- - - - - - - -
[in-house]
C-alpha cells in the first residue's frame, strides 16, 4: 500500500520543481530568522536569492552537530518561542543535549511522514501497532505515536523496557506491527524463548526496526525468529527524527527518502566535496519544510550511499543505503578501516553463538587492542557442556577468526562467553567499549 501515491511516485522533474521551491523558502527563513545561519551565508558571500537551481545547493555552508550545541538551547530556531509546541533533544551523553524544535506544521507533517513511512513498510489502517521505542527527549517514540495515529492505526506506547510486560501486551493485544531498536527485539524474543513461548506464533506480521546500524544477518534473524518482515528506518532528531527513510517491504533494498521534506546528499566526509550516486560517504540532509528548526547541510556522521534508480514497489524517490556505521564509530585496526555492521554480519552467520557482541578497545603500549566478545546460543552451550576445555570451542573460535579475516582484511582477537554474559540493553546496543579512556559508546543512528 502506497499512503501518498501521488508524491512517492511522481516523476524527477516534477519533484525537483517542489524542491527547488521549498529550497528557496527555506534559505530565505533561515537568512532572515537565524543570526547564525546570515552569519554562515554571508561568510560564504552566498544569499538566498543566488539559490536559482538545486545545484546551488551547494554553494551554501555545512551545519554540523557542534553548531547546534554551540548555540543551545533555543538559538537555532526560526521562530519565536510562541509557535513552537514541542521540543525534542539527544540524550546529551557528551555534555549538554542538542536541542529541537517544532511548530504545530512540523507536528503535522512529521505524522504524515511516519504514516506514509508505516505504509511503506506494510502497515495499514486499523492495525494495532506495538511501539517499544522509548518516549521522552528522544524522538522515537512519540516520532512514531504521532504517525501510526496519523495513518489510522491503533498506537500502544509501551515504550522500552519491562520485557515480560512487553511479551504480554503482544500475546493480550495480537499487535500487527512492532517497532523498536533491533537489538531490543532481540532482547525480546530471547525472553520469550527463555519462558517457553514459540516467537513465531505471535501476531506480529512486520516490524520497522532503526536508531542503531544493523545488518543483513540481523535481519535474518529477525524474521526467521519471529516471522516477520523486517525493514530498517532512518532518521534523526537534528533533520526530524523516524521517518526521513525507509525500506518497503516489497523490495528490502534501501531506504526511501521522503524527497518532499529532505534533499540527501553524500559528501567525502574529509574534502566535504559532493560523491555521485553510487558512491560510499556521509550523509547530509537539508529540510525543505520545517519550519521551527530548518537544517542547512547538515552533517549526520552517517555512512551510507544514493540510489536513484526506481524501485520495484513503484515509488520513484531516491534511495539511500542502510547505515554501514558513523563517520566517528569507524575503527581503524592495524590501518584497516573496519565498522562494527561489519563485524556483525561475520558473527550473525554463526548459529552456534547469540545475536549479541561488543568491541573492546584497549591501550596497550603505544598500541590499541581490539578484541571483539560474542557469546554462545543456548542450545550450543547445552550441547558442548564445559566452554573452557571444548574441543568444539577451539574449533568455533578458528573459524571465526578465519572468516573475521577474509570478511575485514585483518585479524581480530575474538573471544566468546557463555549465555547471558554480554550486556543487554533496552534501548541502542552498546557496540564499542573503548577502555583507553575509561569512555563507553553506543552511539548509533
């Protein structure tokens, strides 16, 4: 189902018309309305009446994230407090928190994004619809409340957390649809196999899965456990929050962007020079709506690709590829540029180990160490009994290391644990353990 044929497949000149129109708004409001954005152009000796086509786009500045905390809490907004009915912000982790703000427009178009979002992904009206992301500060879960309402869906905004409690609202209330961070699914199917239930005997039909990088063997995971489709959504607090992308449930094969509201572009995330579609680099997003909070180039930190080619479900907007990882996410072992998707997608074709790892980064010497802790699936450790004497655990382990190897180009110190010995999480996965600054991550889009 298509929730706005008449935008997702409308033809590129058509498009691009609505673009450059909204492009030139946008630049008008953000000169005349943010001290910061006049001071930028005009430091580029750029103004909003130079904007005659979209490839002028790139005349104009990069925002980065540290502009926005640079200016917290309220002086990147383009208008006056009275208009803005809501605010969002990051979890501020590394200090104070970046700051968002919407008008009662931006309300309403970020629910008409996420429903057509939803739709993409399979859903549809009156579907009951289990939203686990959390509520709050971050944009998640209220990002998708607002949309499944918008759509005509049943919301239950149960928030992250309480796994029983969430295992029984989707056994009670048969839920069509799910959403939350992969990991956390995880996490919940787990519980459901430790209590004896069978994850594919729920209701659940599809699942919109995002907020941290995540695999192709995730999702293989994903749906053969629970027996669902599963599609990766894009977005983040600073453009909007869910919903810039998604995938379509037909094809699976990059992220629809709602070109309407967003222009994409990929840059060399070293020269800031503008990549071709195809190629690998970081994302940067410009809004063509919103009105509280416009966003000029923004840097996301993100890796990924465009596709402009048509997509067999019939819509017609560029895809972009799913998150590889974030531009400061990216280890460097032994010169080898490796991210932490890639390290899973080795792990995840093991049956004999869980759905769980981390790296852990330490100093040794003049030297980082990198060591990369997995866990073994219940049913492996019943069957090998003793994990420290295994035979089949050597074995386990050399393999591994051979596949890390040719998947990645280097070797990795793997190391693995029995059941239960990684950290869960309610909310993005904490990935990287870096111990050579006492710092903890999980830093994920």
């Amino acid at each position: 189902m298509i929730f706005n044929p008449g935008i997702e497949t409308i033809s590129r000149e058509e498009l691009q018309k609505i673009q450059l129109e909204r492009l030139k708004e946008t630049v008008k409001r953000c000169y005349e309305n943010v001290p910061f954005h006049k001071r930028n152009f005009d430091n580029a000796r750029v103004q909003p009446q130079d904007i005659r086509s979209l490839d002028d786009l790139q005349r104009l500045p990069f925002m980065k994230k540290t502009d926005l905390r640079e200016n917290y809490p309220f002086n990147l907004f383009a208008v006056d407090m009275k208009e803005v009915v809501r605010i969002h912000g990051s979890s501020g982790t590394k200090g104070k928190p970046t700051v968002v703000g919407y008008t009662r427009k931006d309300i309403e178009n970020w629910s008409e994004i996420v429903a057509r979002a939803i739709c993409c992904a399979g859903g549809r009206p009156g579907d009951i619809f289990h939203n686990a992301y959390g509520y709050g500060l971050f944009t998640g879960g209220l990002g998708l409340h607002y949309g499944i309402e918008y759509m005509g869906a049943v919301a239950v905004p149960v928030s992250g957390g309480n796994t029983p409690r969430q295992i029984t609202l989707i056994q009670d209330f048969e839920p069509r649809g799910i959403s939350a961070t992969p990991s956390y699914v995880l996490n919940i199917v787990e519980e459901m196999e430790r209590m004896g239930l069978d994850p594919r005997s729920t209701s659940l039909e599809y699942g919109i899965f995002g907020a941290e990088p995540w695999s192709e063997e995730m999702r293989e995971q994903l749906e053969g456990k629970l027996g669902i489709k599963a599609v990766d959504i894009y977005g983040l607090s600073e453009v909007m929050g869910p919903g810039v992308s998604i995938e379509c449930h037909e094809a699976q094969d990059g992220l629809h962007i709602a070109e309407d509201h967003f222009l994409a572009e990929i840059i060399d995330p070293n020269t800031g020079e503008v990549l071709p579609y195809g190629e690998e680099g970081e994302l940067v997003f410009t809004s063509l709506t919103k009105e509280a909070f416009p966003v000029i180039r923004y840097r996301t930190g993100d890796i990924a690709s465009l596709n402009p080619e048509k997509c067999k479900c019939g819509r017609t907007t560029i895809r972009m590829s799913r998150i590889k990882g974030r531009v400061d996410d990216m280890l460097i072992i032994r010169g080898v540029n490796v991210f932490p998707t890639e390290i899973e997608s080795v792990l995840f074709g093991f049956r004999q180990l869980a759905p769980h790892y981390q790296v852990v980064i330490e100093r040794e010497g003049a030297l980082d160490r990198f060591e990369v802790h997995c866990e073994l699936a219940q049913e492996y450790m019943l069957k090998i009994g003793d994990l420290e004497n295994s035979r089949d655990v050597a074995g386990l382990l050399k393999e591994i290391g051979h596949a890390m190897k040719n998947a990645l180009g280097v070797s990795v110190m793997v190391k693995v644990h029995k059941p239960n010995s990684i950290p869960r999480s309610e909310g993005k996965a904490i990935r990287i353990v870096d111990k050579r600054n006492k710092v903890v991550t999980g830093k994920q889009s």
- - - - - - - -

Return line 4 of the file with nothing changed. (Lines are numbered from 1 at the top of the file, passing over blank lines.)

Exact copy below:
């Amino acid at each position: 189902m298509i929730f706005n044929p008449g935008i997702e497949t409308i033809s590129r000149e058509e498009l691009q018309k609505i673009q450059l129109e909204r492009l030139k708004e946008t630049v008008k409001r953000c000169y005349e309305n943010v001290p910061f954005h006049k001071r930028n152009f005009d430091n580029a000796r750029v103004q909003p009446q130079d904007i005659r086509s979209l490839d002028d786009l790139q005349r104009l500045p990069f925002m980065k994230k540290t502009d926005l905390r640079e200016n917290y809490p309220f002086n990147l907004f383009a208008v006056d407090m009275k208009e803005v009915v809501r605010i969002h912000g990051s979890s501020g982790t590394k200090g104070k928190p970046t700051v968002v703000g919407y008008t009662r427009k931006d309300i309403e178009n970020w629910s008409e994004i996420v429903a057509r979002a939803i739709c993409c992904a399979g859903g549809r009206p009156g579907d009951i619809f289990h939203n686990a992301y959390g509520y709050g500060l971050f944009t998640g879960g209220l990002g998708l409340h607002y949309g499944i309402e918008y759509m005509g869906a049943v919301a239950v905004p149960v928030s992250g957390g309480n796994t029983p409690r969430q295992i029984t609202l989707i056994q009670d209330f048969e839920p069509r649809g799910i959403s939350a961070t992969p990991s956390y699914v995880l996490n919940i199917v787990e519980e459901m196999e430790r209590m004896g239930l069978d994850p594919r005997s729920t209701s659940l039909e599809y699942g919109i899965f995002g907020a941290e990088p995540w695999s192709e063997e995730m999702r293989e995971q994903l749906e053969g456990k629970l027996g669902i489709k599963a599609v990766d959504i894009y977005g983040l607090s600073e453009v909007m929050g869910p919903g810039v992308s998604i995938e379509c449930h037909e094809a699976q094969d990059g992220l629809h962007i709602a070109e309407d509201h967003f222009l994409a572009e990929i840059i060399d995330p070293n020269t800031g020079e503008v990549l071709p579609y195809g190629e690998e680099g970081e994302l940067v997003f410009t809004s063509l709506t919103k009105e509280a909070f416009p966003v000029i180039r923004y840097r996301t930190g993100d890796i990924a690709s465009l596709n402009p080619e048509k997509c067999k479900c019939g819509r017609t907007t560029i895809r972009m590829s799913r998150i590889k990882g974030r531009v400061d996410d990216m280890l460097i072992i032994r010169g080898v540029n490796v991210f932490p998707t890639e390290i899973e997608s080795v792990l995840f074709g093991f049956r004999q180990l869980a759905p769980h790892y981390q790296v852990v980064i330490e100093r040794e010497g003049a030297l980082d160490r990198f060591e990369v802790h997995c866990e073994l699936a219940q049913e492996y450790m019943l069957k090998i009994g003793d994990l420290e004497n295994s035979r089949d655990v050597a074995g386990l382990l050399k393999e591994i290391g051979h596949a890390m190897k040719n998947a990645l180009g280097v070797s990795v110190m793997v190391k693995v644990h029995k059941p239960n010995s990684i950290p869960r999480s309610e909310g993005k996965a904490i990935r990287i353990v870096d111990k050579r600054n006492k710092v903890v991550t999980g830093k994920q889009s």